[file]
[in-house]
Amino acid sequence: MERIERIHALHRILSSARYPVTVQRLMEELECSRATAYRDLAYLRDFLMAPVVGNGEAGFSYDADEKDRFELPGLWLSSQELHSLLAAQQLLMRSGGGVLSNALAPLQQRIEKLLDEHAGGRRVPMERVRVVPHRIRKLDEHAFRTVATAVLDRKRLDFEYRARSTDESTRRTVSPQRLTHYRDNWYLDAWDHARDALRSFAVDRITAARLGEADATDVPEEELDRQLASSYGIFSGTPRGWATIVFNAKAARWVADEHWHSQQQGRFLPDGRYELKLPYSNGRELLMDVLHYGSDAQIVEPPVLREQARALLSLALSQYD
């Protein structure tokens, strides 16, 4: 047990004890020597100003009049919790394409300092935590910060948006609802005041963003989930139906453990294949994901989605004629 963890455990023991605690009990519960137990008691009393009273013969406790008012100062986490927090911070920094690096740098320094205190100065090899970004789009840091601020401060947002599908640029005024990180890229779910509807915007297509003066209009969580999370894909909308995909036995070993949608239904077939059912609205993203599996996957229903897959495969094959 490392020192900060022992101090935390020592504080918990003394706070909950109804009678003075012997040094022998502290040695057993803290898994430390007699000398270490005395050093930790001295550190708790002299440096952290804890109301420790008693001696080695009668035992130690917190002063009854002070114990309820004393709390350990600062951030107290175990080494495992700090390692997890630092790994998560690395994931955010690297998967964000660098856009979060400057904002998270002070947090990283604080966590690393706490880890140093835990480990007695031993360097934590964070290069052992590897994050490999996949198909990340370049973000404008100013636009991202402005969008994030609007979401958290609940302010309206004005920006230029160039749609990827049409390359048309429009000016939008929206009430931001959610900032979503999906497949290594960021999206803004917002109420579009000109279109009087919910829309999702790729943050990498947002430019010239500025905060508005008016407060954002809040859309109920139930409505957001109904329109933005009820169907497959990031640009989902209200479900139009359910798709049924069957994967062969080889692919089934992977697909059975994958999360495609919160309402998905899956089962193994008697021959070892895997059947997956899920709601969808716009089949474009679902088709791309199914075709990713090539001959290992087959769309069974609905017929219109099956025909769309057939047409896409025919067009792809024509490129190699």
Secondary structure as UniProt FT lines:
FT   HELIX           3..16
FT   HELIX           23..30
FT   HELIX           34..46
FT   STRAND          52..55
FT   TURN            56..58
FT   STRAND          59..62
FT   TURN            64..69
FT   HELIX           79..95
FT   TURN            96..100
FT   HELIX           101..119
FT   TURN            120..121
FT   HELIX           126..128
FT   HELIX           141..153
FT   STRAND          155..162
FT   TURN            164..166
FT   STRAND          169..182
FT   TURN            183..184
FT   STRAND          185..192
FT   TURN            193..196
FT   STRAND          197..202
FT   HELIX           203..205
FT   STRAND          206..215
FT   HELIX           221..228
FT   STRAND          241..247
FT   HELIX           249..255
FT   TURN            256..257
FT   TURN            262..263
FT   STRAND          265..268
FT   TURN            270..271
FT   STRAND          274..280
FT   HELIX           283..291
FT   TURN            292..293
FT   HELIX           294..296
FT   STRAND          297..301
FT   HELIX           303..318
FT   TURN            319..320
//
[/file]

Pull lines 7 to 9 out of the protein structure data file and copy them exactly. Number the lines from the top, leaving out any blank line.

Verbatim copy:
FT   HELIX           34..46
FT   STRAND          52..55
FT   TURN            56..58